To fight what he sees as an out-of-control problem in Sarasota County, a critic of sign pollution could have gone the traditional route and called his government representatives.
But Jonathan Katz believed that turning to new media would add emphasis to his argument.
“There has been an astronomical increase in the number of signs,” he said.
From 2005 to 2010, the city and county have erected 3,878 new signs, most of them for traffic control (see box).
Katz has been taking photos of signs for the past two years, and he felt the best way to make his argument that there were too many of them was to make a YouTube video.
He enlisted the help of his daughter’s babysitter to create the video using the dozens of photographs he has taken.
The video got city leaders’ attention.
“From time to time I had noticed it (the signs),” said Commissioner Terry Turner. “I had been sensitive to sign pollution, but that video caused me to say, ‘This is a bigger problem than I thought.’”
The almost eight-minute video shows examples of roadside signs that are clumped together, damaged or faded.
One of the most egregious examples, according to Katz, is the right-turn lane on Fruitville Road at Arthur Andersen Parkway, which has more than one-dozen different signs that run the length of that turn lane.
Turner believes signs that numerous defeat their purpose.
“When you have one sign, it catches attention,” he said. “But with so many signs, they don’t inform. They confuse.”
Katz is rabbi of Temple Beth Israel on Longboat Key, and he began his quest to rid the area of some of its signs on the Key.
He began asking the Longboat Key town commissioners two years ago to ask the Florida Department of Transportation to remove signs on Gulf of Mexico Drive.
FDOT controls many area roads, such as Longboat’s main artery — Gulf of Mexico Drive — U.S. 41, U.S. 301 and Fruitville Road, and it has to approve every sign that is placed, or removed, from those roads.
Earlier this month, the state agency announced that it would be reducing the number of signs on Longboat Key by 27%.
Katz hopes prodding by City Hall will get FDOT to do the same within the city limits.
City staff members are already in contact with FDOT officials to see if something can be done.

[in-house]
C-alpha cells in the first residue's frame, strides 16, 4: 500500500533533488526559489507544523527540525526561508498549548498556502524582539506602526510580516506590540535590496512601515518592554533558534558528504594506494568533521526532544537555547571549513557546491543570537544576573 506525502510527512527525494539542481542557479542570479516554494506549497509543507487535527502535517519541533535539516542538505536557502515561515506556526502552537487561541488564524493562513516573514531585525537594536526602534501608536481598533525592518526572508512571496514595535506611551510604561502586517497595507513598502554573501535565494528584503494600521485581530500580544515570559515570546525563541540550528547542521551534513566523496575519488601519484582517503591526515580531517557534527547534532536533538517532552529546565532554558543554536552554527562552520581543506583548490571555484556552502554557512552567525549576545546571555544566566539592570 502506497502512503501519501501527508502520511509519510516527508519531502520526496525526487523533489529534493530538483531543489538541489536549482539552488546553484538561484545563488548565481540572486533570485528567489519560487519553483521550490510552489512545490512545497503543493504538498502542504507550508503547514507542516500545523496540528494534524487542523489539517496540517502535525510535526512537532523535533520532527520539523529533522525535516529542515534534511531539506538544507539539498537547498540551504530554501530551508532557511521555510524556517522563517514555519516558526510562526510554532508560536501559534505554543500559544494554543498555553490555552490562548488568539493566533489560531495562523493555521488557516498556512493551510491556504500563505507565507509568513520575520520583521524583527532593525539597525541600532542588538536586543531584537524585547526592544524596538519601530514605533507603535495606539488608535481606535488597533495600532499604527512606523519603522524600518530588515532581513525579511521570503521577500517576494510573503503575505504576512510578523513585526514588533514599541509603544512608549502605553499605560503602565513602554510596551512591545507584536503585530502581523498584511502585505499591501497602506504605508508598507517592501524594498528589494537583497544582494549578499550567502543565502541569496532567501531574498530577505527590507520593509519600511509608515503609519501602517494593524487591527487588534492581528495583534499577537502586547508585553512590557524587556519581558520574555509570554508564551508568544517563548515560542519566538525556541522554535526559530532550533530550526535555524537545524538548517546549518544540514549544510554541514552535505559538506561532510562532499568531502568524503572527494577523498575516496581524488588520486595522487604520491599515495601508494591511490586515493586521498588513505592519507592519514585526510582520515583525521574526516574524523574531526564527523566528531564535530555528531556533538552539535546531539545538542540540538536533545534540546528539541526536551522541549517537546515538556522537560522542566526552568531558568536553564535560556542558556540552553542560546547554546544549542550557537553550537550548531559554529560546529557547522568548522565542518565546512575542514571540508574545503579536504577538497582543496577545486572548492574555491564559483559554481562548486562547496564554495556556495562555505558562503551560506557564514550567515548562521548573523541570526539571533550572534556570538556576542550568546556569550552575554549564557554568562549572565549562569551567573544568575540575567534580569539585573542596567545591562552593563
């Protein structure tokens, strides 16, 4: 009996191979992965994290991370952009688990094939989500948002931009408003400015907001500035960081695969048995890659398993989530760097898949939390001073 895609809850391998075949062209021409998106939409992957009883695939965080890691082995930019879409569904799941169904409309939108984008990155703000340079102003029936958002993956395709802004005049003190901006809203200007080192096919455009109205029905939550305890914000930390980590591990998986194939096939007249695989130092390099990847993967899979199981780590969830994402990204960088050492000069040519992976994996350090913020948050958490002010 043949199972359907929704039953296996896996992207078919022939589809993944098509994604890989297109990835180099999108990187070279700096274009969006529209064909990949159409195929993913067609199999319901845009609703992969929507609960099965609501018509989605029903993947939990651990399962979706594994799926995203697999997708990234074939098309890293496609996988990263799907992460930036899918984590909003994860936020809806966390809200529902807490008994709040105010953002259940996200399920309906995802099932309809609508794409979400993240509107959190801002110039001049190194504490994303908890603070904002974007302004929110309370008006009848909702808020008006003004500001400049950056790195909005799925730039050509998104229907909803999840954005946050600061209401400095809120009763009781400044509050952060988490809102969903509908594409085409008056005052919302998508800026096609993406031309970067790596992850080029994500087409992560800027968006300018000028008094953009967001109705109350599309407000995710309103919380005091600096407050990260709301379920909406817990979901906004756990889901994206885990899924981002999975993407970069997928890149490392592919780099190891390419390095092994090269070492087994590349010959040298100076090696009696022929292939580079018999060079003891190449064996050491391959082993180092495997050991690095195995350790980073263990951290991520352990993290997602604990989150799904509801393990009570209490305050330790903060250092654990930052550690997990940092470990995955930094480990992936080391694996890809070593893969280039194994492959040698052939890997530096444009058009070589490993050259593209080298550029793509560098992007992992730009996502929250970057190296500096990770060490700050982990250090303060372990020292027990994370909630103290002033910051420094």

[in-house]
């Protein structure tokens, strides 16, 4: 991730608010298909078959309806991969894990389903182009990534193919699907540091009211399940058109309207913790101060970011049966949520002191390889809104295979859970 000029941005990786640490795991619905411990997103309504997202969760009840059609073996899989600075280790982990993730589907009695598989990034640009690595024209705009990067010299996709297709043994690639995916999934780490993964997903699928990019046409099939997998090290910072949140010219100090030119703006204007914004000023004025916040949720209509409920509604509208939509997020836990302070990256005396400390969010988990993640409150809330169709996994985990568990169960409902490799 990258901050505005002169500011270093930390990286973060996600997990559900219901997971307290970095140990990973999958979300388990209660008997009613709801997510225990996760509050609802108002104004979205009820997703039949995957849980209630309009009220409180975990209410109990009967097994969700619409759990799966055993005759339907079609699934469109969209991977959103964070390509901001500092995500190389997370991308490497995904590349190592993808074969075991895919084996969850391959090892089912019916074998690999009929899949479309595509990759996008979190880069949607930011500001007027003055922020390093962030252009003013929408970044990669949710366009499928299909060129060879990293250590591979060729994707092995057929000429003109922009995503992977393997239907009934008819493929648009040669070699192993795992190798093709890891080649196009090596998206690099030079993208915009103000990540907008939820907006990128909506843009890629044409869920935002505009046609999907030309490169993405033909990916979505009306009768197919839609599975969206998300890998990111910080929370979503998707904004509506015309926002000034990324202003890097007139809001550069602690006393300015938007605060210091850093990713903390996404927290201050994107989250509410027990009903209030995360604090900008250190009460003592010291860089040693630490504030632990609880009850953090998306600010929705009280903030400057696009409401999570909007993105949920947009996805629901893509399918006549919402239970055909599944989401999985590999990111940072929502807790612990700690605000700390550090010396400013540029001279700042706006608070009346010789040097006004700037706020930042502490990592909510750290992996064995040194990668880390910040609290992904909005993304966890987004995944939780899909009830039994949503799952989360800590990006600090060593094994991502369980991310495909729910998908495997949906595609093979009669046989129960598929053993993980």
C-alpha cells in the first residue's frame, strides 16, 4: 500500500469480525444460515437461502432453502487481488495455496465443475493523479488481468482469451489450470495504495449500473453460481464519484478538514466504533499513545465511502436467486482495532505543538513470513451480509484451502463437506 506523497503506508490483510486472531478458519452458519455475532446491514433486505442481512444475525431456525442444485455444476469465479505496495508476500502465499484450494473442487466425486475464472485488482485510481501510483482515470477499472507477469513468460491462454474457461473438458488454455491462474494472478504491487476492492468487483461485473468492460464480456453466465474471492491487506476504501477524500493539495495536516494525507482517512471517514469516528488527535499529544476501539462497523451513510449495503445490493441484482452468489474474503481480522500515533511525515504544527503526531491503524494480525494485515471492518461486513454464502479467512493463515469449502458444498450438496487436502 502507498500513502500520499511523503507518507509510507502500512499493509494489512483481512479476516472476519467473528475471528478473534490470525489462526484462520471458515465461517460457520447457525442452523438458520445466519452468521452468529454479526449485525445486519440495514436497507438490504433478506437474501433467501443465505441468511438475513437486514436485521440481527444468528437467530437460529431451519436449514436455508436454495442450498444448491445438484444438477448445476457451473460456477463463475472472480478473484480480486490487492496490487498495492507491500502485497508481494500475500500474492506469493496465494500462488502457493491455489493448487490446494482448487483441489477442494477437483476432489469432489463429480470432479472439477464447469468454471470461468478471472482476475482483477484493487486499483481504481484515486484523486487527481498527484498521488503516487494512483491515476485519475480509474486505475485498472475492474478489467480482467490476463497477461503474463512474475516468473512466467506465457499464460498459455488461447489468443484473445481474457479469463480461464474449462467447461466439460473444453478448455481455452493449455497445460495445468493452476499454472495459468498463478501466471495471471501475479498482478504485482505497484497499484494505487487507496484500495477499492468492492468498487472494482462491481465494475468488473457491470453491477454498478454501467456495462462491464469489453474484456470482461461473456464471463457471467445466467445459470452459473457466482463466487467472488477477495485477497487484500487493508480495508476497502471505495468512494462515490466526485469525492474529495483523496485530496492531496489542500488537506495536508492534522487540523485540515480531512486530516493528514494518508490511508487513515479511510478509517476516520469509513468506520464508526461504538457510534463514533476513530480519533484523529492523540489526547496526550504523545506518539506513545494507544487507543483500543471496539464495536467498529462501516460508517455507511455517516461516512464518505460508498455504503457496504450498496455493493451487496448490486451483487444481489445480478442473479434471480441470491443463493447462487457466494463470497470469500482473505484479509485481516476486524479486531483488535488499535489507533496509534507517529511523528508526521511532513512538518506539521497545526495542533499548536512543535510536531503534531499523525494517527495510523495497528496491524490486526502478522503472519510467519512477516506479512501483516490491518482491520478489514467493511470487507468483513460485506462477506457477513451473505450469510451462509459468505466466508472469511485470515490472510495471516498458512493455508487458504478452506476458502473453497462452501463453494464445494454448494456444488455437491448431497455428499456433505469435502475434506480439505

“I think it’s a great effort,” said City Manager Bob Bartolotta. “The fewer signs, the better.”
Photographing signs has almost become a part-time job for Katz.
“My daughter asks, ‘Mommy, why is Daddy always taking pictures of signs?’” he laughs.
But it’s not just the quantity of signs that irks him — he’s also concerned about the quality.
“FDOT doesn’t make any distinction between interstates and small roads, and it puts up the same signs for both,” said Katz. “There’s no regard for local streetscapes.”
The city’s interest in reducing the number of signs has encouraged Katz.
“I don’t think people realize how much impact signs have,” he said.
New sign placements
2005 2006 2007 2008 2009 2010
City of Sarasota 43 69 78 38 28 26
Sarasota County 813 750 649 657 439 288
Contact Robin Roy at firstname.lastname@example.org.
Currently 1 Response
- I don't like to see signs all over town. They are not pretty but many of them are necessary. I do not like to see faded, bent, and falling signs that designate places of interest like The Ringling Museum example. I know that as a driver in Sarasota it is difficult to get any basic message across to the many bad drivers I encounter. Frequently, I have to swerve to avoid drivers entering US 41 that have not come to a full stop. I would support flashing lights on the red stop signs if it could get the attention of drivers. I think that a strobing yellow light at major intersections would cut down the huge number of drivers trying to beat the red light.
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Cops Corner: Sarasota
Enjoy this week's edition of Cops Corner.
World on a string
The exchange of goods and chatter are the usual soundtrack for the Saturday morning Downtown Farmers Market on Orange Avenue.
Read all about it
Bookstores across the state celebrated Florida Bookstore Day Saturday. Bookstore1 held an all-ages literary party and read-a-thon for customers and members of the community.